4. This may be in part because of my high intelligence, but I think Asperger’s definitely has a hand in my prodigious memory about certain subjects. My encyclopedic knowledge of missing persons, for example; I rarely need to look things up on Charley because once I write it down, I remember it. Or I remember it even if I didn’t write it down but merely read it somewhere. In fact I remember just about everything I read. This is very helpful for working on Charley and also for studying other topics like history and English. If only this awesome memory would translate into more useful things, like remembering where I put stuff, and remembering that I have already told some story or other to this person five times before…

5. I believe that having Asperger’s, and having the resulting social problems like getting bullied in school and such, has given me more than the usual amount of compassion and keener-than-average sense of fairness and justice. If I find out I’ve hurt or upset someone, even by accident, it makes me very sad and remorseful. I am almost always willing to give a person a second chance. If someone hurts me, I don’t usually lash at out them; instead, I try to find out what their motive was and sometimes even blame myself (okay, that’s not a good thing).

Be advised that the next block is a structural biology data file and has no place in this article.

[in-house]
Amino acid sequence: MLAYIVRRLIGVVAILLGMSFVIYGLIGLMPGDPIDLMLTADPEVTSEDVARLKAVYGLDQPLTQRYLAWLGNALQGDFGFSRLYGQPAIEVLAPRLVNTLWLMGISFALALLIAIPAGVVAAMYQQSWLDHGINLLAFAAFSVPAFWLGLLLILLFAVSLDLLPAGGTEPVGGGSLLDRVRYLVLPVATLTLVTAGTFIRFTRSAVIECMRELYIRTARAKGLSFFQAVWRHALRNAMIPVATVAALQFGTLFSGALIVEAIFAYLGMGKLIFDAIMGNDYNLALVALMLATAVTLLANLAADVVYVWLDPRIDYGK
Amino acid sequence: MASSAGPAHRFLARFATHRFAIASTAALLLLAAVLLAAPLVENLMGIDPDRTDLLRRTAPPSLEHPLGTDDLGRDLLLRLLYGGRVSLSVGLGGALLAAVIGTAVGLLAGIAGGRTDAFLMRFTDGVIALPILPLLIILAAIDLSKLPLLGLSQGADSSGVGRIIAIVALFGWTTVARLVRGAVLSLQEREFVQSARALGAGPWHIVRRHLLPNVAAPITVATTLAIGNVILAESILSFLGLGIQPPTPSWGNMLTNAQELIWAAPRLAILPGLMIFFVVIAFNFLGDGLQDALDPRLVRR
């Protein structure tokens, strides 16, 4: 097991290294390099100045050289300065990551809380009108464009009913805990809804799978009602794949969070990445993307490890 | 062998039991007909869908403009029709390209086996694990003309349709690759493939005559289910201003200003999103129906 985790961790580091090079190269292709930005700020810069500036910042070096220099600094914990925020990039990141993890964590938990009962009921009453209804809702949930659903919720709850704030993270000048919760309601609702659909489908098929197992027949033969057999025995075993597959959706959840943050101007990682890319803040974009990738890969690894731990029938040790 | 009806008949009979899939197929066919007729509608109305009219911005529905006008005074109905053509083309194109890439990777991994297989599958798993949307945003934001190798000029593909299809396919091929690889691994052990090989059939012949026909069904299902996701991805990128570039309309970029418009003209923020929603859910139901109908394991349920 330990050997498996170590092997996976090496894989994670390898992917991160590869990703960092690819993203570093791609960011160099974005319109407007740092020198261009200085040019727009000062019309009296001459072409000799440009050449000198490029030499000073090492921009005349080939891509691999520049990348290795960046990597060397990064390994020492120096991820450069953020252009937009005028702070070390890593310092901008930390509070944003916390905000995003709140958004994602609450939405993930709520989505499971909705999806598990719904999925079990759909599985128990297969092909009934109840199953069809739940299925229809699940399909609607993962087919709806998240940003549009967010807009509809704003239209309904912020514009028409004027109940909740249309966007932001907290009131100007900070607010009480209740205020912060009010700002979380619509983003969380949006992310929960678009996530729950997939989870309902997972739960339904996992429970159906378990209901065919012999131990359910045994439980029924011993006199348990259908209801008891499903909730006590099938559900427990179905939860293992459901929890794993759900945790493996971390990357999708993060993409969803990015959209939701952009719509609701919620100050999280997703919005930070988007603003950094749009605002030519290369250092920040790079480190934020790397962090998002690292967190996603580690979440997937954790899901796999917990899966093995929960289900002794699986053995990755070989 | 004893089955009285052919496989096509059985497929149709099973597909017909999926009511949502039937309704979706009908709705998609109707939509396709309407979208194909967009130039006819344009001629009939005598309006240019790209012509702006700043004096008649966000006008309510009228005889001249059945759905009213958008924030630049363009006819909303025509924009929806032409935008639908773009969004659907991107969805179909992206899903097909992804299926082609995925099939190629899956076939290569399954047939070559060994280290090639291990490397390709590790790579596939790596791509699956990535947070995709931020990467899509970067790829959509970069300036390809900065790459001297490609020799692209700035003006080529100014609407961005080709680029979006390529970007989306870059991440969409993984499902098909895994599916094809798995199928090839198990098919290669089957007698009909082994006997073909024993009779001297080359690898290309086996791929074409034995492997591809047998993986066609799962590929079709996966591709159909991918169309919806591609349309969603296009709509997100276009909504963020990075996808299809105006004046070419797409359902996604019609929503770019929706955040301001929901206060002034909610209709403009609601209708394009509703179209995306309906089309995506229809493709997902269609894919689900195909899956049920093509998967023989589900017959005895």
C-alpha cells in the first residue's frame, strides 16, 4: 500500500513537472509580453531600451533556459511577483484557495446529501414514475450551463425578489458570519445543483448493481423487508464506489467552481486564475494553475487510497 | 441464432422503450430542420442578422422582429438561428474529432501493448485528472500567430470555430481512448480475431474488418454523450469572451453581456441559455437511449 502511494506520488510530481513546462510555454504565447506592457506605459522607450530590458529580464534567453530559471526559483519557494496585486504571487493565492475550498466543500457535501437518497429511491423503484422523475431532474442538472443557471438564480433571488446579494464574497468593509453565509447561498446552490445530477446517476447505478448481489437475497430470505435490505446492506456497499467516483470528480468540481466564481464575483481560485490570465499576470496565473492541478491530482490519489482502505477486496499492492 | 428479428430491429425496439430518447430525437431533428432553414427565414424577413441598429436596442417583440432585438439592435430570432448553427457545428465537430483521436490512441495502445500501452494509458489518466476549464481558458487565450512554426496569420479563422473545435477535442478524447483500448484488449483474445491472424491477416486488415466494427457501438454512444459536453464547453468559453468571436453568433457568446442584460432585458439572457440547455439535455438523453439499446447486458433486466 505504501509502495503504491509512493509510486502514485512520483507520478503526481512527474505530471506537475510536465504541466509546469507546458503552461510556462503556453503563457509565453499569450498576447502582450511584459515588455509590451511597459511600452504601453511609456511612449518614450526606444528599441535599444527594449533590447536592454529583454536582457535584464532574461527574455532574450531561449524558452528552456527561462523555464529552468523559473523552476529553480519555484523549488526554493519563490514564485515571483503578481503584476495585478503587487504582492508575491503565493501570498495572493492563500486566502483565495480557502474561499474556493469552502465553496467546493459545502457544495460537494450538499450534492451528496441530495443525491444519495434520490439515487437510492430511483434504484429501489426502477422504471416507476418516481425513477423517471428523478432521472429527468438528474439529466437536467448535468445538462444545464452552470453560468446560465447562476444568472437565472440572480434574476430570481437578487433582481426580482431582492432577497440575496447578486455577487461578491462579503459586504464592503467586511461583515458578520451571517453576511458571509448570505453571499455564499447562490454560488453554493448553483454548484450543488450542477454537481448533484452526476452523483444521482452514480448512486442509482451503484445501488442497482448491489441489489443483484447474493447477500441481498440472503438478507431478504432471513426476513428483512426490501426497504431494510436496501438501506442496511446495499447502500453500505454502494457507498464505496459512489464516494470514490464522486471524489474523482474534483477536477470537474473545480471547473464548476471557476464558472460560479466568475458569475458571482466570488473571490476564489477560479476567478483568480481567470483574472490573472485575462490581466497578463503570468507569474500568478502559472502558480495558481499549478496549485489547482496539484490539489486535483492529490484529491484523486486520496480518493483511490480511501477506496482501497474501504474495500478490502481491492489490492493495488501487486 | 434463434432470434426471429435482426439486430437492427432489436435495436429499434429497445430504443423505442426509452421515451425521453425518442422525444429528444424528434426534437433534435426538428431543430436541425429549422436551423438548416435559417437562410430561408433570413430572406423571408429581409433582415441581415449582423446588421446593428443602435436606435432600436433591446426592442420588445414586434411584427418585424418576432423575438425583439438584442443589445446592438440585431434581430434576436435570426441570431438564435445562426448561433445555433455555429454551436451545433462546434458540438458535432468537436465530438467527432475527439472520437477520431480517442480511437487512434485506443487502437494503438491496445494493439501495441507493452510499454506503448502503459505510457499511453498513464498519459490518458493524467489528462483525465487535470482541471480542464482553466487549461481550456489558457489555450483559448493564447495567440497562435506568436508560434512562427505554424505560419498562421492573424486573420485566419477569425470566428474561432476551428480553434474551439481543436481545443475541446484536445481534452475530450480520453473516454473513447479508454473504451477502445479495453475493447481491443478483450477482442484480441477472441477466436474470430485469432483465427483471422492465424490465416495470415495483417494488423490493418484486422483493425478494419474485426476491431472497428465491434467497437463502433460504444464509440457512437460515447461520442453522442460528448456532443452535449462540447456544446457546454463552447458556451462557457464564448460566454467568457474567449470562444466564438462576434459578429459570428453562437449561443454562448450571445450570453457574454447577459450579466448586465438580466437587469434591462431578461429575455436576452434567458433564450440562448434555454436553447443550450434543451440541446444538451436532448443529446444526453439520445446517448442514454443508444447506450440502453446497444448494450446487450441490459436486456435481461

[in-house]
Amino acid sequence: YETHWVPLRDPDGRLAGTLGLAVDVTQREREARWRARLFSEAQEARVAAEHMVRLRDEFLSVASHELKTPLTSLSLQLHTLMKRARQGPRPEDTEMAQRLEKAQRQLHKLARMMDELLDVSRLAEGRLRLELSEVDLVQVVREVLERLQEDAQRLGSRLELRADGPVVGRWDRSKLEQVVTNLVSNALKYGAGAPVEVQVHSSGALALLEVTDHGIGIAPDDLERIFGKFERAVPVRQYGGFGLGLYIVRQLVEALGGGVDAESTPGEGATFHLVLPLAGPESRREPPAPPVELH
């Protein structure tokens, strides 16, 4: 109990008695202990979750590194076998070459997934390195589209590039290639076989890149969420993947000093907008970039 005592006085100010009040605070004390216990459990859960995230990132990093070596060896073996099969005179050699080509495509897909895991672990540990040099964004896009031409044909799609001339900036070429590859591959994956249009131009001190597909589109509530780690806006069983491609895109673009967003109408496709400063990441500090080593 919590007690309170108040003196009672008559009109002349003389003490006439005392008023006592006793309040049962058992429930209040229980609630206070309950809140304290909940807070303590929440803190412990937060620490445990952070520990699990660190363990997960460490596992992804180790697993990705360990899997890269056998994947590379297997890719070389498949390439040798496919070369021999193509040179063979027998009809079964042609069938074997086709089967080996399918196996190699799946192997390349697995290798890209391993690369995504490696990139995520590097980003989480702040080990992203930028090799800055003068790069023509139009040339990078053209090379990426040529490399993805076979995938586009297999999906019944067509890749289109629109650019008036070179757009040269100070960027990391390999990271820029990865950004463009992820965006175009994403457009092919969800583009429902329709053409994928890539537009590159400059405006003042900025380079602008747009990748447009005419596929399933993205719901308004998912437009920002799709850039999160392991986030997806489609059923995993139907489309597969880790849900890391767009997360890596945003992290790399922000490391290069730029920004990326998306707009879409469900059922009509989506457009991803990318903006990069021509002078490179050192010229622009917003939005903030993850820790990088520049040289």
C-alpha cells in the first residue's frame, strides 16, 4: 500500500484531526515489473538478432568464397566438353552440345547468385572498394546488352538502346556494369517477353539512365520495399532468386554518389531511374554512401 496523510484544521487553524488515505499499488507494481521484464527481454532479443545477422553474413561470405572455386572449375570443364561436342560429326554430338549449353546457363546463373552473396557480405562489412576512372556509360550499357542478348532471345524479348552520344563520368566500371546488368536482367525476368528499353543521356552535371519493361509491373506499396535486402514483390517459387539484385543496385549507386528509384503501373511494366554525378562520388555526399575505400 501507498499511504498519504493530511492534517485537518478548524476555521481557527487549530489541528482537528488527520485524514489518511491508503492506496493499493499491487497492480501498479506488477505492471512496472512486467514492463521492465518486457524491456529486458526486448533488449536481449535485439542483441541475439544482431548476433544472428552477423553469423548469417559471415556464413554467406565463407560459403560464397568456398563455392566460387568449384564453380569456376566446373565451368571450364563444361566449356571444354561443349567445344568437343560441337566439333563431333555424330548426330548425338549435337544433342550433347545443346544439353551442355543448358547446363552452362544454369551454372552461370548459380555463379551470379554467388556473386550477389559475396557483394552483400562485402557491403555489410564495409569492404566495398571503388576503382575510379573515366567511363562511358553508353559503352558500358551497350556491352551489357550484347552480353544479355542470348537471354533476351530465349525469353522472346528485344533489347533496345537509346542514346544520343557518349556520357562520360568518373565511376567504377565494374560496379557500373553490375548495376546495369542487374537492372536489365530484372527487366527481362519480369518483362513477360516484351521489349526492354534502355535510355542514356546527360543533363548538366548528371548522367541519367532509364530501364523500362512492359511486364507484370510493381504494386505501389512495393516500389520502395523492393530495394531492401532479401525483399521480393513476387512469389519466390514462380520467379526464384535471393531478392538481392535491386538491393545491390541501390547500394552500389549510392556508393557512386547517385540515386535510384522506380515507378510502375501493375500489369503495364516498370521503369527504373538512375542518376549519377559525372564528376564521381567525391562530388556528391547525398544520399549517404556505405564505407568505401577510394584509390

I believe everyone has a duty to try to make the world a better place. I care deeply about the sufferings of other people, even if I don’t know them. When I hear about other people being victimized (like in the crime articles I read), it makes me angry, sometimes very angry, but I’m extremely logical even in my anger. That is, I theorize about ways to keep the offense from happening again, rather than dwell on ways to make the offender suffer. I believe violence begets violence. I had sometimes wondered if those beliefs would change if I myself became the victim of a violent crime. You never know unless it happens — and when it did happen, my beliefs didn’t change. And I’m proud of myself for that.

So. Five things to be thankful for, five things this neurological deviance has given me. Five things I can’t imagine my life without.

Enough self-absorption for tonight.

Yay, I might have helped someone